Last week, I talked about the spiritual gift of Exhortation, which involves the ministry of instructing others of the fundamental, practical elements of discipleship. Related to that spiritual gift is another, the gift of Teaching. Teachers are not just people who take our children downstairs into classrooms for the first half of the service. They are people who love to learn, are constantly absorbing new information, and can synthesize all that they know into a medium that can be communicated and understood by others. In this way teachers are not just scholars (I suspect that many of us have encountered a “teacher” who was only just a scholar) but creators, mindful of the needs of others, and the role they play in a parish.
Teachers have a particularly important role in being part of the process of adapting new information into contemporary theological understanding, whether that new information is a greater understanding of the biblical era, modern day changes, or previously ignored perspectives. A good teacher is continually growing and evolving their own understanding as they seek to convey it to others.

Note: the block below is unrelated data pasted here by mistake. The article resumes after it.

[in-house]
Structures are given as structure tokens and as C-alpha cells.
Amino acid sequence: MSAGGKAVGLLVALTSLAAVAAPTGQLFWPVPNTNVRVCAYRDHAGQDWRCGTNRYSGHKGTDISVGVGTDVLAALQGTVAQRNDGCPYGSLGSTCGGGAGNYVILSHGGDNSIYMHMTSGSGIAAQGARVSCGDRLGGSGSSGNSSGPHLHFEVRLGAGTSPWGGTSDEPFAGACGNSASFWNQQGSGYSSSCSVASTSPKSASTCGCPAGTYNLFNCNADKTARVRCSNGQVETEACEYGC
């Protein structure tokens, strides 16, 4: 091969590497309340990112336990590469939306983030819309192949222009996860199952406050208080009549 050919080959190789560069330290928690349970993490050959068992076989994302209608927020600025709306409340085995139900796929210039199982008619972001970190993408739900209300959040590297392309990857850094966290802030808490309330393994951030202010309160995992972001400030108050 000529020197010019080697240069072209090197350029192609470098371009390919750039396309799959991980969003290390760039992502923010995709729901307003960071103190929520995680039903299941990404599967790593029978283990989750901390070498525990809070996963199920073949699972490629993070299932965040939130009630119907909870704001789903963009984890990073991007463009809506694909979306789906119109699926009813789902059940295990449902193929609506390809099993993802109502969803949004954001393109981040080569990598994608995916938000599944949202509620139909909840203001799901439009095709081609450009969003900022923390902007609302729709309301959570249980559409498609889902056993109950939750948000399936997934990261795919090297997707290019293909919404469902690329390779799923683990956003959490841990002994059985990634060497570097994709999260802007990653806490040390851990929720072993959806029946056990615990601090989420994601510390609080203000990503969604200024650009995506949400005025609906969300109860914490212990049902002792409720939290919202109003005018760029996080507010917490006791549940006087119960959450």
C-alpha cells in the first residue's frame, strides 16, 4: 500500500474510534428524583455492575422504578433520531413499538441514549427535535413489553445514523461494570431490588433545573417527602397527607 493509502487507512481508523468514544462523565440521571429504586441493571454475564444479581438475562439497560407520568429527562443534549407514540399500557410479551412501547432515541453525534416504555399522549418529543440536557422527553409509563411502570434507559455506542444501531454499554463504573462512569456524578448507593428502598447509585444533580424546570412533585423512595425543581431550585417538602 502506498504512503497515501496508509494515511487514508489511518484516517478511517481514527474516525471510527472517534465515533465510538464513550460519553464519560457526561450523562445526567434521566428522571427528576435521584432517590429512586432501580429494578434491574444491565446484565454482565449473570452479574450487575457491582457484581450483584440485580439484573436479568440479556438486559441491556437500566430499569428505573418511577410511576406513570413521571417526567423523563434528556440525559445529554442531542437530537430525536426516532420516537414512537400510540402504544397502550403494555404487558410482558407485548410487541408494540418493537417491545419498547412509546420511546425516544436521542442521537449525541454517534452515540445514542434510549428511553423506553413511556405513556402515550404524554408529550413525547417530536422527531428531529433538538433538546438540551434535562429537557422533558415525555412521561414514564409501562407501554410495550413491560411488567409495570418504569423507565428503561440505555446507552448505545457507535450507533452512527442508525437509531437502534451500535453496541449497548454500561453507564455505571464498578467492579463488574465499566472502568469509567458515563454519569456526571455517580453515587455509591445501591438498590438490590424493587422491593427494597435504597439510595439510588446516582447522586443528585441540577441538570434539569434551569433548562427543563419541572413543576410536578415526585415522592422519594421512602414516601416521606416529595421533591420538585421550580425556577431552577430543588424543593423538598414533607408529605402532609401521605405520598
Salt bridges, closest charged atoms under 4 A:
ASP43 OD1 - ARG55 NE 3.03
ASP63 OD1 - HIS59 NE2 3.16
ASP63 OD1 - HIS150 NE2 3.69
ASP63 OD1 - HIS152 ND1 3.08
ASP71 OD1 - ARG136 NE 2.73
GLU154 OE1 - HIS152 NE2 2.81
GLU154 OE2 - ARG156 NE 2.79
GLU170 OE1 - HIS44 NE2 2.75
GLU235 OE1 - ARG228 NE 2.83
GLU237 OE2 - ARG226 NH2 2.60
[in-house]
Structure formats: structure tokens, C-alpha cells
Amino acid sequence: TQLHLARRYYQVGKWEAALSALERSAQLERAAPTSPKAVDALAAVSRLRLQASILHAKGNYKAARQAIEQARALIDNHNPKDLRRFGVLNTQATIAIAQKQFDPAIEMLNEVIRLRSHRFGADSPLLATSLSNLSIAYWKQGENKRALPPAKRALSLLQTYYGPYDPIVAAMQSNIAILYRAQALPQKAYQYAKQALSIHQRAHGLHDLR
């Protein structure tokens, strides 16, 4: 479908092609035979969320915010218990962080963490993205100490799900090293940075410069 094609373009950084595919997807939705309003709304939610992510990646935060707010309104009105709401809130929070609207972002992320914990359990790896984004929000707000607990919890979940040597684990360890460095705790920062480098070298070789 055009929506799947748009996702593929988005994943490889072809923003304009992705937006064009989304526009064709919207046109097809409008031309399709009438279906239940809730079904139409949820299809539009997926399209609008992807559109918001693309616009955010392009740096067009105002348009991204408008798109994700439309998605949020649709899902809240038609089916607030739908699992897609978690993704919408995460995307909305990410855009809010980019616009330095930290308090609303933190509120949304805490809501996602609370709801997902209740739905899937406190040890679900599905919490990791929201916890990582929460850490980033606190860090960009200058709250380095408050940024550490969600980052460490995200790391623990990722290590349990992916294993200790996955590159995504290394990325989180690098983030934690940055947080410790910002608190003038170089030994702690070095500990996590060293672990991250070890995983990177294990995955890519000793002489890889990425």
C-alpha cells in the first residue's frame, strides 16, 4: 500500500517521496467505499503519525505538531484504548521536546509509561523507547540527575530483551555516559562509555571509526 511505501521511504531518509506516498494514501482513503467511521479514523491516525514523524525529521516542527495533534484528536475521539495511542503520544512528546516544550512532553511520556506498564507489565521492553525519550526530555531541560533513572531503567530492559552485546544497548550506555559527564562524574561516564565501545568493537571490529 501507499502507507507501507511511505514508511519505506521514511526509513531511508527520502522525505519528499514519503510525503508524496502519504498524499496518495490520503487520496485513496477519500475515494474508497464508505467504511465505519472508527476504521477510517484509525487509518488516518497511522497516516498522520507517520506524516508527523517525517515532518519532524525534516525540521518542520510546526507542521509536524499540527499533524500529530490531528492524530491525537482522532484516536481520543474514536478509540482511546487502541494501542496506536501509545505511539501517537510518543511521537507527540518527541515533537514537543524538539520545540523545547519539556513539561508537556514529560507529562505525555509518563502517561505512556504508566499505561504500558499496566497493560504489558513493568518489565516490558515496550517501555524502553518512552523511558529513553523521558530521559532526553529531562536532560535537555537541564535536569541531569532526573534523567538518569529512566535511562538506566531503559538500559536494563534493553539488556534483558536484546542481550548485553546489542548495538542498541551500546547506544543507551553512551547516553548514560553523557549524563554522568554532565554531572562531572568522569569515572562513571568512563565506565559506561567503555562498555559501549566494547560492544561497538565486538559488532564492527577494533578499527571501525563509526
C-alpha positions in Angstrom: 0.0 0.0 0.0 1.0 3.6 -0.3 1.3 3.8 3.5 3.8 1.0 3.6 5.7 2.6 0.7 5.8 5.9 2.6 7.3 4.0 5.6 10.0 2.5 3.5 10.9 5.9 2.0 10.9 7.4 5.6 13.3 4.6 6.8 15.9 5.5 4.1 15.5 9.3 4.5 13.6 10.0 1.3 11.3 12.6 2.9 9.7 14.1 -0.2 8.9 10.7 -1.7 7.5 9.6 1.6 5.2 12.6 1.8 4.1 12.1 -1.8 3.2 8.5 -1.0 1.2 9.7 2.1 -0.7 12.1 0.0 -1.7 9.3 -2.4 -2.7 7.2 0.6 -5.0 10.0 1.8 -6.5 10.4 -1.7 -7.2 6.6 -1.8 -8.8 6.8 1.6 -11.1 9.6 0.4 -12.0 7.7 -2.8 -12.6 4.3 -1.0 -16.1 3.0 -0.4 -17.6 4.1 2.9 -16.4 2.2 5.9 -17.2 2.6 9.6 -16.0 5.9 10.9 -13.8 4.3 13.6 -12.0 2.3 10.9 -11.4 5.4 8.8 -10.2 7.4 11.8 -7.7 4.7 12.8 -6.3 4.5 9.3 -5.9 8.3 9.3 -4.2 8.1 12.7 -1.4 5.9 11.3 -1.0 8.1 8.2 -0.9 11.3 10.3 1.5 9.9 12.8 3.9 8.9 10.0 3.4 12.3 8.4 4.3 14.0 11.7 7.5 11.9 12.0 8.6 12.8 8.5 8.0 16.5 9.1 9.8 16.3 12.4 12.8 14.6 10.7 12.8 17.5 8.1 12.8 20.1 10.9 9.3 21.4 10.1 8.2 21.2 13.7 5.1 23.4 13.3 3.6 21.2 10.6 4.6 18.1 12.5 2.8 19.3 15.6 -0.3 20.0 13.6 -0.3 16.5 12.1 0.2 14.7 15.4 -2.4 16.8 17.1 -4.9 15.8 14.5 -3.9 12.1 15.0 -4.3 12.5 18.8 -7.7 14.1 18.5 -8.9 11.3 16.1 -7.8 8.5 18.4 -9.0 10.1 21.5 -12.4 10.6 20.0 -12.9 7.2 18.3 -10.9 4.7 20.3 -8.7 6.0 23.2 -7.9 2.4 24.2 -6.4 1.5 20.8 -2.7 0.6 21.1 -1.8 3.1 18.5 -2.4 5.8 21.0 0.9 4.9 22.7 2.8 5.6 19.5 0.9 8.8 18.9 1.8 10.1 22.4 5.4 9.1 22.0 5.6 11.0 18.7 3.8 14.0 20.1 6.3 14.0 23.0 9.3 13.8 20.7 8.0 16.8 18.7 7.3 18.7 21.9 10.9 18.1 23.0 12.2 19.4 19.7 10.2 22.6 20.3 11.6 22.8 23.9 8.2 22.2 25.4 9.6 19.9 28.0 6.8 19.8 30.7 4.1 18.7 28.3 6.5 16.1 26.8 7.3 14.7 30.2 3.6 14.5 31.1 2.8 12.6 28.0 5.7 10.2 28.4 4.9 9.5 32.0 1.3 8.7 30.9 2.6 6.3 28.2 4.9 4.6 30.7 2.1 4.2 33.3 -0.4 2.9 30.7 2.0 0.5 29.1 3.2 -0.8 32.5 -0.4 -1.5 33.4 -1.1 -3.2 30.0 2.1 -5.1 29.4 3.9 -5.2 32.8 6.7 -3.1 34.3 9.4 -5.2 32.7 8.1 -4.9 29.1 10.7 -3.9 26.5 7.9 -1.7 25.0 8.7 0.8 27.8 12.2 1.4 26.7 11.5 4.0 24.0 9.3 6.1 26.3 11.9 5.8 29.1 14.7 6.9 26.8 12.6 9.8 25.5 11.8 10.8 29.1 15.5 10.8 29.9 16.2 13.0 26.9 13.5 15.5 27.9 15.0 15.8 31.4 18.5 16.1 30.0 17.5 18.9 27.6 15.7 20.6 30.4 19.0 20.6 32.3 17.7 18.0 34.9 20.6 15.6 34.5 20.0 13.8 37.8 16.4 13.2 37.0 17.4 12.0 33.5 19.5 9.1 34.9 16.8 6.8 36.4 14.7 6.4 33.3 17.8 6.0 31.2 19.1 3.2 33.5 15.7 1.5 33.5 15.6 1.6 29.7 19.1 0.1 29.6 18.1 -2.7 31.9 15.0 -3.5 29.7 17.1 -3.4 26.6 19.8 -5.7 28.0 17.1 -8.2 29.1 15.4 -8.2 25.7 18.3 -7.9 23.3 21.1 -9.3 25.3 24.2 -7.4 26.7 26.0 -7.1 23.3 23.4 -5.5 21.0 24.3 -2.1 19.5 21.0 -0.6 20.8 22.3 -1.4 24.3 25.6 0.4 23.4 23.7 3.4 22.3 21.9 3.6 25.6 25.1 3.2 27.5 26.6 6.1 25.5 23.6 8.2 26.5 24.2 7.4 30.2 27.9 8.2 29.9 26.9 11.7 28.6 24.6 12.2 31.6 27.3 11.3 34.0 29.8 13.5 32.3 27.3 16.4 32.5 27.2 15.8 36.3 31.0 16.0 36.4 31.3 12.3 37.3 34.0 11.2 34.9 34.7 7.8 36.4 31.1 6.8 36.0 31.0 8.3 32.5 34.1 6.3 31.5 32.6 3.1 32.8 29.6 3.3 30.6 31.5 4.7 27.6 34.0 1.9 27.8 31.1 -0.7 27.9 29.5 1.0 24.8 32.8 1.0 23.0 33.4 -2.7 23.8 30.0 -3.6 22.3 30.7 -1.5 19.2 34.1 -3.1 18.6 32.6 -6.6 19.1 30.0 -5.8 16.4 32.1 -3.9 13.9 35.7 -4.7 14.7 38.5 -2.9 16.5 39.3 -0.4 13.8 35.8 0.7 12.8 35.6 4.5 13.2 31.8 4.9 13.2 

As with all gifts, there are pitfalls, especially the aforementioned possibility of a person becoming more wrapped up in learning than being able to communicate to students. Like many gifts that have implicit elements of leadership, pride can also afflict a teacher. Great teachers approach their craft with humility and an appreciation for how critical their ministry is to the spiritual and theological life of a parish.
Yours in Christ,